Anna-Alexia Basile is living her creative life. From Banana Republic to J. Crew, the San Francisco photographer has amassed a stellar list of clients and a huge Instagram following since starting her job with Refinery29.
Basile taught a class on how to create “Pop Portraits” with your iPhone as part of the return of Apple’s Today workshop series at Apple in-store on creative topics such as branding or design. .
Basile gave The Standard some tips on how to produce smart photos anytime, anywhere. As the saying goes, the best camera is the one you have.
“It’s a very special gift to carry these tools with us all the time […] it doesn’t have the weight of a really heavy DSLR,” he said.
Here are some of his top tips.
Keep your eyes open at all times
San Francisco is one of the most photographed cities in the country. Basile encourages budding photographers to pay attention to their surroundings, and if you see something interesting, record it by dropping a pin on your map app.
“I always tell people to keep doing photography, keep looking at the world around them, be happy and have fun,” he said.
Sorting out these locations will help you find specific places to photograph. And don’t be afraid to go off the beaten path.
The Painted Ladies may be an Instragrammable favorite, but “sometimes it’s nice to find some quiet time around town,” Basile said. He especially loves the POPOS of San Francisco, or public parks in special places.
Play with Light and Color
Speaking of light, be careful. Be sure to capture the ephemeral movements of the light, or “play of light,” as it is known in photographer’s parlance.
“Light play is special because it’s short-lived. It can be 5 minutes or it can be 5 seconds,” Basile observed.
For color, try one of Basile’s favorite techniques of layering similar colors together for a “pretty monochromatic look” or try another technique called color blocking for something wrong “different.”
Also, don’t be afraid to bring fabrics, fun patterns, embroidery, or crystals into your bow. Basile recommends placing a glass in front of your lens to create a kaleidoscopic “magic eye” effect.
Clear your Focus
But before that, clean your lens! Everyday dirt, makeup and hand oils can make photos look weird and blurry, so Basile recommends always cleaning your lens and your hands before shooting.
“Sometimes the simple things make the biggest difference,” he said.
Set Focus and Exposure
Focusing is a simple but effective way to up your photography game. On the iPhone, for example, it’s very easy to set the focus by simply holding your finger down on the area you want to focus on.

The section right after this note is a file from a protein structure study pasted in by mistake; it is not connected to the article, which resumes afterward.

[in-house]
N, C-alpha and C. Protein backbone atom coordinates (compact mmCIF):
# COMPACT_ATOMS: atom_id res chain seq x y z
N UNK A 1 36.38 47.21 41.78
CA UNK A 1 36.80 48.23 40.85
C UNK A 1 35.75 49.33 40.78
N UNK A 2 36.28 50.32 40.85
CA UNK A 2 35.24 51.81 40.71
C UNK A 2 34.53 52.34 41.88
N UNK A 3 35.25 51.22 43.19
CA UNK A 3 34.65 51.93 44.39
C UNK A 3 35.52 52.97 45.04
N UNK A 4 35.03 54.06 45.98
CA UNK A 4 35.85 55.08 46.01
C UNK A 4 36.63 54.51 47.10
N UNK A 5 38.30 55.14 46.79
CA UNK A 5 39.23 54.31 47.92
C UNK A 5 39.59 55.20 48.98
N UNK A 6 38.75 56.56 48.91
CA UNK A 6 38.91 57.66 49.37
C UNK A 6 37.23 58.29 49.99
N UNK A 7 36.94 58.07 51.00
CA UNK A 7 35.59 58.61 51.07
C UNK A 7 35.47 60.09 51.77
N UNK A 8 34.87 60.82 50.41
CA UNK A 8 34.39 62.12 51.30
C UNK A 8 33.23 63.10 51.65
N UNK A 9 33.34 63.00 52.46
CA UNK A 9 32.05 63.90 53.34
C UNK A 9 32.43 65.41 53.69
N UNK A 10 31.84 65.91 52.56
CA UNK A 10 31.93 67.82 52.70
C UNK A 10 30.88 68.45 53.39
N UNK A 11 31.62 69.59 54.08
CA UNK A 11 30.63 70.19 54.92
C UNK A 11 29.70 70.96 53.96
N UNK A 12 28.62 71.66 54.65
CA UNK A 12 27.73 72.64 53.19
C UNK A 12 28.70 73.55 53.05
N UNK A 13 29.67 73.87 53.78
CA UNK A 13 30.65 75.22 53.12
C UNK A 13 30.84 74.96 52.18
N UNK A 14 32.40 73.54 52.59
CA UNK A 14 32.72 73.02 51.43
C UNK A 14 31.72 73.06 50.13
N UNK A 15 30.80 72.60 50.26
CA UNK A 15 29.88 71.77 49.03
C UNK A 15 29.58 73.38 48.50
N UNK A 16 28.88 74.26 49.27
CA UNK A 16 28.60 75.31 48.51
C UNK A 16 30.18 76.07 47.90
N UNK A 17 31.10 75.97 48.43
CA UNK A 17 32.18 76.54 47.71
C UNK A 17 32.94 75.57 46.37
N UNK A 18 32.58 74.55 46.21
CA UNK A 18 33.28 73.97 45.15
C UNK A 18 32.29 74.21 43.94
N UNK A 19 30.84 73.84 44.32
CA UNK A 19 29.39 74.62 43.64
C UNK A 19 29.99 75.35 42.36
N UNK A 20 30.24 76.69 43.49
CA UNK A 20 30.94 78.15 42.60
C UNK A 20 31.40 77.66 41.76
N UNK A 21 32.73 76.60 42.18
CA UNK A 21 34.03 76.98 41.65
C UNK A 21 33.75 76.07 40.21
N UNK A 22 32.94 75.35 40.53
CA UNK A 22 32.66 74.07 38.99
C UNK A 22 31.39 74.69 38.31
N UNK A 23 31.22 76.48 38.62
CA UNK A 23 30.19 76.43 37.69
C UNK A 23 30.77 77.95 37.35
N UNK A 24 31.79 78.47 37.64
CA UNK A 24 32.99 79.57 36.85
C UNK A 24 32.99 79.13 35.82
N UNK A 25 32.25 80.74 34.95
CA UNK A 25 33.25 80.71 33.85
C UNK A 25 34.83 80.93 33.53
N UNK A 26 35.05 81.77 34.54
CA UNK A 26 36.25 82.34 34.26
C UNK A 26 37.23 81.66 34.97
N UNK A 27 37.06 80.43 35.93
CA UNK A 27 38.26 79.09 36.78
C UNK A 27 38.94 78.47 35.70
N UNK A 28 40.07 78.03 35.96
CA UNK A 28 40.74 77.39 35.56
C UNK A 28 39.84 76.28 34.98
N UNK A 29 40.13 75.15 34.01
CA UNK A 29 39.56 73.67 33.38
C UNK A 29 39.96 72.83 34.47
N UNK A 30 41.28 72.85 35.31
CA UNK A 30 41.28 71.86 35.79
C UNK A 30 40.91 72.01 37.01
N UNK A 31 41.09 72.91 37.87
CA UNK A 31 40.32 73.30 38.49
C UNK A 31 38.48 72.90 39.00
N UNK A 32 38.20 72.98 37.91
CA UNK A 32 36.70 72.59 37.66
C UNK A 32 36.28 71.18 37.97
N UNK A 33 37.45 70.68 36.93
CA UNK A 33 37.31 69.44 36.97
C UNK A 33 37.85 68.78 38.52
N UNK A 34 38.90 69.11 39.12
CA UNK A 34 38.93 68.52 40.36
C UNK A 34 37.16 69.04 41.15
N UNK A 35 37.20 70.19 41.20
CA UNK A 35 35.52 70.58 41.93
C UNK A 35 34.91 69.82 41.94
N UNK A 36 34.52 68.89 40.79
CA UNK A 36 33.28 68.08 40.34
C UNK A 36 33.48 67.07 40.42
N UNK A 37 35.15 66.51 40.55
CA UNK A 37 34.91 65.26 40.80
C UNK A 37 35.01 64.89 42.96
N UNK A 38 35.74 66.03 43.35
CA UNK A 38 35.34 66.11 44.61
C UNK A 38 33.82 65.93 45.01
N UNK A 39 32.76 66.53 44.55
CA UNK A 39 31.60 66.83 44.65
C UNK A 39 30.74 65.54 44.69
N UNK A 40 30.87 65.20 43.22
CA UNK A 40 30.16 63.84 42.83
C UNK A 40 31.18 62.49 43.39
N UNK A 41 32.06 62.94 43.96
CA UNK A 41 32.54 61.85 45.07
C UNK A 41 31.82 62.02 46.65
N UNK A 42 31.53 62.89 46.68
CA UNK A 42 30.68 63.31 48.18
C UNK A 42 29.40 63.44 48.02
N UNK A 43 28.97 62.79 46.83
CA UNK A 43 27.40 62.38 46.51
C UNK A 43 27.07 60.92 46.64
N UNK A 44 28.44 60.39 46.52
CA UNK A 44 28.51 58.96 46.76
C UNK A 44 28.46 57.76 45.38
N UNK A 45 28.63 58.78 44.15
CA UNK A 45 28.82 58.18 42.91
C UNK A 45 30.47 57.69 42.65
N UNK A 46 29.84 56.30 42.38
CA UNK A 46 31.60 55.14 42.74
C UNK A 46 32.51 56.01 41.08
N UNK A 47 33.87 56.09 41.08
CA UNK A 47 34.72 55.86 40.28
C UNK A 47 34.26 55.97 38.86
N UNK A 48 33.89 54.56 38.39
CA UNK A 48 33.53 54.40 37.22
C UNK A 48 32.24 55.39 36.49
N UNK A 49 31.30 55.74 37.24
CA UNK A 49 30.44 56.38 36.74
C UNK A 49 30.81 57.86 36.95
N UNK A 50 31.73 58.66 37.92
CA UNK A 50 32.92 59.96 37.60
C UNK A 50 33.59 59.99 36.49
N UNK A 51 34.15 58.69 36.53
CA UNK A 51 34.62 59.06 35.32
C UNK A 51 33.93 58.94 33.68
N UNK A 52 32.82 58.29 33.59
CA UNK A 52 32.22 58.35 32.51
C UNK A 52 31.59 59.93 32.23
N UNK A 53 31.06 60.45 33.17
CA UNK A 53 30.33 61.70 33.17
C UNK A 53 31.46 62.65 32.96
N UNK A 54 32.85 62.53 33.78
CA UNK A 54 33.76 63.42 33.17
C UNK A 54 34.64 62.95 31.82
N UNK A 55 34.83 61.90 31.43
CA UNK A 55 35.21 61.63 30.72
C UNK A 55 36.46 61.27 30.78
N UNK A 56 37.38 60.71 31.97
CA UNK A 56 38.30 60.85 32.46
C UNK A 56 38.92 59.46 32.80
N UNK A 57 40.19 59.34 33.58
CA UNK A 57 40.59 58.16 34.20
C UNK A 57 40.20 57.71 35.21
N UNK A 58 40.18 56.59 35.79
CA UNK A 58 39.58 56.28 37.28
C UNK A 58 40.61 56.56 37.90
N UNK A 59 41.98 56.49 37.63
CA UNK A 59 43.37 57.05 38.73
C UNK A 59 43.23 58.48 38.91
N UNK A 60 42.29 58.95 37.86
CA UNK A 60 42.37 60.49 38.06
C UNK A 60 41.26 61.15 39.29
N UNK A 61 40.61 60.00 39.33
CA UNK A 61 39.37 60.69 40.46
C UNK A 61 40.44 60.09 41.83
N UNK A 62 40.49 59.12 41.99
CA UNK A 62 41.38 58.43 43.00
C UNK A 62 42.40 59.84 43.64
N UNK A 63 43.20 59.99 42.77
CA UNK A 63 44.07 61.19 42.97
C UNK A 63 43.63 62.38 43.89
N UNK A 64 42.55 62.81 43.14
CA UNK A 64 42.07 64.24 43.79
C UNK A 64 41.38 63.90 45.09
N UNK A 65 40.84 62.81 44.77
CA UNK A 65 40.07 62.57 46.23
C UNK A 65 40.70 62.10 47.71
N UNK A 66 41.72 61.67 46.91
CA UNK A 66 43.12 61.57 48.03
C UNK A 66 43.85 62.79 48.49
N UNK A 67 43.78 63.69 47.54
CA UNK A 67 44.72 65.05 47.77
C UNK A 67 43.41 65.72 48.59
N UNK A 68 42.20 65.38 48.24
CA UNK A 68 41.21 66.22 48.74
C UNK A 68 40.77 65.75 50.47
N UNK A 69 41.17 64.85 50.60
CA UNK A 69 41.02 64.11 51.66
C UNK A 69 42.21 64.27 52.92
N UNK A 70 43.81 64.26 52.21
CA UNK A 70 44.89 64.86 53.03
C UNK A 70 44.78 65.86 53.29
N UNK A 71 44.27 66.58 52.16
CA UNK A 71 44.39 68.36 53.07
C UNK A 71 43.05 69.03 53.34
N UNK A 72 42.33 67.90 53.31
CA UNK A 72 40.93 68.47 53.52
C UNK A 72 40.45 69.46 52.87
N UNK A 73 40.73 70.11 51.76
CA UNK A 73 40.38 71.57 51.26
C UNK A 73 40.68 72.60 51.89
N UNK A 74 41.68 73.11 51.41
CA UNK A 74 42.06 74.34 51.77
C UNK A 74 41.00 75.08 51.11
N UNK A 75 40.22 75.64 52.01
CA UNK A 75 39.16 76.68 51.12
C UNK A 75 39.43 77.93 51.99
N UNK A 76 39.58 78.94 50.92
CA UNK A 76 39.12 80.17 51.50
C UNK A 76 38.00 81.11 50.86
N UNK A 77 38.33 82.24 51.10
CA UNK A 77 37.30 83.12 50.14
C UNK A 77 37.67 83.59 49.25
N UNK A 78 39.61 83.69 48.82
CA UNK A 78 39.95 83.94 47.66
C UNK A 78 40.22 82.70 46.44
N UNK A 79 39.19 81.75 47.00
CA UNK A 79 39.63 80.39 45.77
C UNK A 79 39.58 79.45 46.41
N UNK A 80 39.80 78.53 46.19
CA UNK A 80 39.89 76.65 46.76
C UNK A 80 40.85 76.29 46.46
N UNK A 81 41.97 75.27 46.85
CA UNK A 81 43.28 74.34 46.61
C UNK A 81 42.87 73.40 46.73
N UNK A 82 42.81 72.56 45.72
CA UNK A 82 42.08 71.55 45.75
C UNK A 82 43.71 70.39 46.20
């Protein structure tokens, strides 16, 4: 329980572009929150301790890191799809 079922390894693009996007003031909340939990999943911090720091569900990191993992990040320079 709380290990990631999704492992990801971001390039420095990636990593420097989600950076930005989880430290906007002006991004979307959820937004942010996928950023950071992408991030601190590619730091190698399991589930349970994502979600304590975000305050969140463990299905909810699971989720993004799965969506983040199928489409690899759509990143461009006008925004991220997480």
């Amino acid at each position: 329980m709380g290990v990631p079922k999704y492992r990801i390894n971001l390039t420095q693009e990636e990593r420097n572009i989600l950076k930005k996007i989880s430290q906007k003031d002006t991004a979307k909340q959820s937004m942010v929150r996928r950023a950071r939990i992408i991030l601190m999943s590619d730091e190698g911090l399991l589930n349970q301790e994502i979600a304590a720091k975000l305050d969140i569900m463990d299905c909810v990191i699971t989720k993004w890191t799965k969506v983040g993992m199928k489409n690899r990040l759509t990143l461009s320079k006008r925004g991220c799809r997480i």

“You’re saying to your camera, ‘Hey, I want you to focus on this scene,'” Basile says.
Adjusting the exposure on your smartphone camera is another easy way to take sharp photos, especially if your environment is dark.
“You can just drag your finger across the screen, and you’ll get more exposure and a clearer image before you take a photo,” says Basile.
Expand Your Screen
Instead of following the camera’s rules by working with a tighter focus, Basile encourages photographers to use the widest possible lens on your camera and get closer to your subject—like perhaps they reach out to you—to create “a more layered and dynamic. image.”
“Rules are meant to be broken,” Basile said.
And while Basile says it’s best to get closer to your subject, don’t be afraid to try different zooms or lenses if you have them.
“Multiple lenses on the phone is a real game changer,” he said.
Imagine you can take a panoramic photo from left to right. Think again! Basile encourages budding photographers to switch out their smart cameras and try the vertical panoramic mode to capture the full extent of an object. For example, maybe you want to show the scale of a large tree, but it doesn’t fit in the frame. When that happens, don’t be afraid to turn the phone horizontally and scroll. Basile says this is a great way to pack a lot of information into a photo with a very small tool.
Throw caution to the wind!
While most people think that San Francisco’s signature fog can make or break a photo, it’s the city’s actual fog that most photographers struggle with, say said Basile. Instead of giving a nice bounce to the dress or a nice twist to the hair, the wind sends a dress flying in the wrong direction.
“I think San Francisco’s photography problem is always the atmosphere,” he said.
During these times, be kind to your subjects and help them fix a stray hair or tie.